Is It Possible to Reconcile After a Bad Response to a Pregnancy?

This wasn’t my first pregnancy test.

I’d taken two before, though never with any real worry that I was pregnant and never with my boyfriend of eight years sitting in the next room.

This time, hovering over the toilet with the stick in my hand, I wasn’t so sure of myself. All month, my body had been signaling to me that this wasn’t a drill; this was the real deal. This thing was going to come up positive.

Ninety seconds later, a second line started to bleed into that small plastic window, indicating that my partner and I were going to be parents.

In the past we’d discussed our future children as though it was merely a matter of time before they’d be toddling around us, asking to be picked up for a game of Airplane. One would have thick, ruddy hair; it ran in his family. The girl, he predicted, would have my eyes.

I opened the bathroom door, eyebrows raised, heart pounding in its chamber, stick wavering in my hand. “It’s positive,” I said.

“What?” he said. “Seriously?” I assumed the raised octave of his voice was excitement.

I was wrong.

For the next ninety minutes, he said nothing. I gave him that–the time, it seemed, he needed to process the enormity of the news. But when he did speak, I was so taken aback by what he said that I laughed. I thought he might’ve been joking.

“I really think you should get an abortion,” he repeated, straight-faced.

There were ten days left before he was to return to LA. He’d been staying with me for the entire month of November. Before he got there, we’d been discussing the practical benefits of closing the literal distance between us. Five of our years together had been spent living in different cities.

But in those remaining ten days, our emotional distance widened and deepened in ways I never could’ve anticipated. He’d made astoundingly hurtful comments, assuring me that if I remained pregnant, he wouldn’t be there for me. He had a career he was trying to get off the ground and that took precedence over an unplanned conception. He claimed to have never seriously considered moving to my city. He said, in his mind, we were practically broken up when he came to visit. At one point, he even issued an ultimatum: “If you keep this baby, our relationship is going to be over.”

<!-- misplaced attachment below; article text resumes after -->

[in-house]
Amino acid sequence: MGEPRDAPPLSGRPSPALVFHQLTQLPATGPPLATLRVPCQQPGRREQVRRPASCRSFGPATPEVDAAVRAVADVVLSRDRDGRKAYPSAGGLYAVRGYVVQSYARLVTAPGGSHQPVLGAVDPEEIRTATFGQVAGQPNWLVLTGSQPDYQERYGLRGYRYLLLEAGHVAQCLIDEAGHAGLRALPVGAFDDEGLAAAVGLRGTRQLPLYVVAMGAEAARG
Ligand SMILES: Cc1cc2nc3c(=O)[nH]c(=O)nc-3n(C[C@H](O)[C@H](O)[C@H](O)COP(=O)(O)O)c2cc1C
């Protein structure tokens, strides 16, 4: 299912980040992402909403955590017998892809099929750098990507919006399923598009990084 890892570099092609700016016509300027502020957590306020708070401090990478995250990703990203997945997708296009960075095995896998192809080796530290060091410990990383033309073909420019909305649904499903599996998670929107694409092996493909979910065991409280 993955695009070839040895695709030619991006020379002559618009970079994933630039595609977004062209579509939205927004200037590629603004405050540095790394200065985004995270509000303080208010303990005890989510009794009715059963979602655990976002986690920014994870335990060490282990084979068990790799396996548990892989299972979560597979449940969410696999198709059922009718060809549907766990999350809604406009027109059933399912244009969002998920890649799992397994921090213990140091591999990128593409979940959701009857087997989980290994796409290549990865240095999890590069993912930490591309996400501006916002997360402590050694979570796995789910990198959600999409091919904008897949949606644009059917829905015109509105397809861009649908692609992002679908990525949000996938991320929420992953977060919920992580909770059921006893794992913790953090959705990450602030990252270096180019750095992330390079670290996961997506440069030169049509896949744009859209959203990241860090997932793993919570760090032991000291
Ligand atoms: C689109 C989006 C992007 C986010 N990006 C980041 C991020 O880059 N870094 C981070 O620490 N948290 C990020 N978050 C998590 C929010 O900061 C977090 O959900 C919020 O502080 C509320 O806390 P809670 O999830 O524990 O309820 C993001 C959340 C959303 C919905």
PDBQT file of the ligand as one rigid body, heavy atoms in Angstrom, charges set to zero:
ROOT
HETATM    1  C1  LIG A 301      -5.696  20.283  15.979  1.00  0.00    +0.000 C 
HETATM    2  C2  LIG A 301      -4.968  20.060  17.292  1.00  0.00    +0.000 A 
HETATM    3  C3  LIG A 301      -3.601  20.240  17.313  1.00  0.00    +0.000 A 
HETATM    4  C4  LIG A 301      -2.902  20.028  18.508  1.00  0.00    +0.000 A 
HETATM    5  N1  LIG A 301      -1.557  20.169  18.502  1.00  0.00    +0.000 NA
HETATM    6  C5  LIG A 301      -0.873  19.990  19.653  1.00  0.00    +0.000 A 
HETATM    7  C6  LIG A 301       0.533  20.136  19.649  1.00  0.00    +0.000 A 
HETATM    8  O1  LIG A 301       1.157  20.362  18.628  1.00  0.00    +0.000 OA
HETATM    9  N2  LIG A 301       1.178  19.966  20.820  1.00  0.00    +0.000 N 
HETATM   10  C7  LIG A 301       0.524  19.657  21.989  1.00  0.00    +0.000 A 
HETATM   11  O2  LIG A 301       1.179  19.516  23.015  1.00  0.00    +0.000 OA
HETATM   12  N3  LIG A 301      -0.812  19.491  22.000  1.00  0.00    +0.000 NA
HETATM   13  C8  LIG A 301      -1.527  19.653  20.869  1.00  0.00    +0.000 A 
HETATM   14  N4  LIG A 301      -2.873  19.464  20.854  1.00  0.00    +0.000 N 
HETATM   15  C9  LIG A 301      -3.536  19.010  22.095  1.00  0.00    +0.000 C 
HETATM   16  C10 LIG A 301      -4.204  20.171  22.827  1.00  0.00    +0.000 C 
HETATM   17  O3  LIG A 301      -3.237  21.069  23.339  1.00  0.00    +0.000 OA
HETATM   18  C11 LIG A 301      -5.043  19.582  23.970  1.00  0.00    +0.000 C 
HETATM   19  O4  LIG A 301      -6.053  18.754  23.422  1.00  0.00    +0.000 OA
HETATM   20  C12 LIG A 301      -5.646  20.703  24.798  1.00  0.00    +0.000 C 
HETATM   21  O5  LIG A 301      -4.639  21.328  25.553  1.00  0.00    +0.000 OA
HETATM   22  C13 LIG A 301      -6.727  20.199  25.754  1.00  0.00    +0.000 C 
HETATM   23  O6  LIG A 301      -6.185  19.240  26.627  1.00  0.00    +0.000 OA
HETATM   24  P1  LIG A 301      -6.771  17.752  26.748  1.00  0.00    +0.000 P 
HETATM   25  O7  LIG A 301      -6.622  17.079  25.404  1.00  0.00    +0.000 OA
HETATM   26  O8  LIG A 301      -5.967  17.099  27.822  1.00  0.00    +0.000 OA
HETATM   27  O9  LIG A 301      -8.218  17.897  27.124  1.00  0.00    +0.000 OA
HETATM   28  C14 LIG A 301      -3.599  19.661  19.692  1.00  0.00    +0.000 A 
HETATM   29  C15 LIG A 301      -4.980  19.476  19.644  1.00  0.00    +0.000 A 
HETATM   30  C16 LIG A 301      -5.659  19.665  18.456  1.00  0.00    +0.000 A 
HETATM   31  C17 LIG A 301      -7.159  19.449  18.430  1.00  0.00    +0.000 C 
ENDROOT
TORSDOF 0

In the remaining days before his flight he tried back-pedaling a bit. Just before I dropped him off at the airport he said, “Whatever you decide, I’m here for you,” a statement he’d first tried out a day or so ago. It sounded just as false then as it did now.

We didn’t speak civilly again until well into my second trimester. And we didn’t see each other again until days before my due date. That visit went well. He was accommodating and apologetic and servile. He cooked. He rubbed my feet. He attended those final pre-natal appointments. But the baby was five days late and he’d scheduled a month-long freelance job he couldn’t cancel.

My first signs of labor were six hours before his departure flight, and he left at five in the morning. I delivered at 7:47 that night.

Our daughter is nine months old now, and it’s been eighteen months since his poorly received response to my pregnancy. At this point, we get along almost as well as we did before.

When he visits her, we settle into a temporary family pattern. He transports the hefty car seat, helps with baths, rocks her back to sleep at 3am. I rest my tired head on his shoulder at the end of a wearying day. When we stroll her through my neighborhood park, no casual observer would suspect the turmoil of the past year and a half.

But it doesn’t go away, the heartache, the anger, the resentment. It just becomes still–so dormant you almost forget it’s there, so undetectable you almost imagine yourself reconciling.


I never allow my imagination to carry me completely away. There are too many questions, the most persistent one being: is it even possible to get entirely past something like this?

I’ve asked this of myself—and many friends—no fewer than a dozen times.

Tabitha Mason-Elliott, an Atlanta wife and mother, asserts, “It would definitely be hard for me to get past it; it’s a horrible betrayal.” But she believes there are circumstances under which an initial bad response to a pregnancy could be forgiven. “There should be a grace period—like a week or so—to allow him to get over his initial shock or fear and to remind himself of his higher character. That’s something that should only be granted if you’ve been together long enough to know that he has a higher character.”

Sean Campbell, of Los Angeles, adds, “It depends on if he regrets his response and how accepting she is of that regret.” Campbell was quick to clarify that the expression of regret should be timely. “Post-birth regret is like estranged family members or friends showing up after you’ve won the Lotto. [It would be] hard to trust again.”

But perhaps the most poignant feedback came from D.C.-area writer Keith Andrew Perry: “In that situation, a seed of doubt or guilt, however minute, will grow undetected under the house of trust…until one day a monstrous tree of resentment crashes through the floorboards of forgiveness, rocking its very foundation and dooming the prospect of lasting love.”

I couldn’t have said it better myself.

What do you think? Should you overlook your partner’s less-than-positive initial reaction to an unplanned pregnancy?

Like Us On Facebook Follow Us On Twitter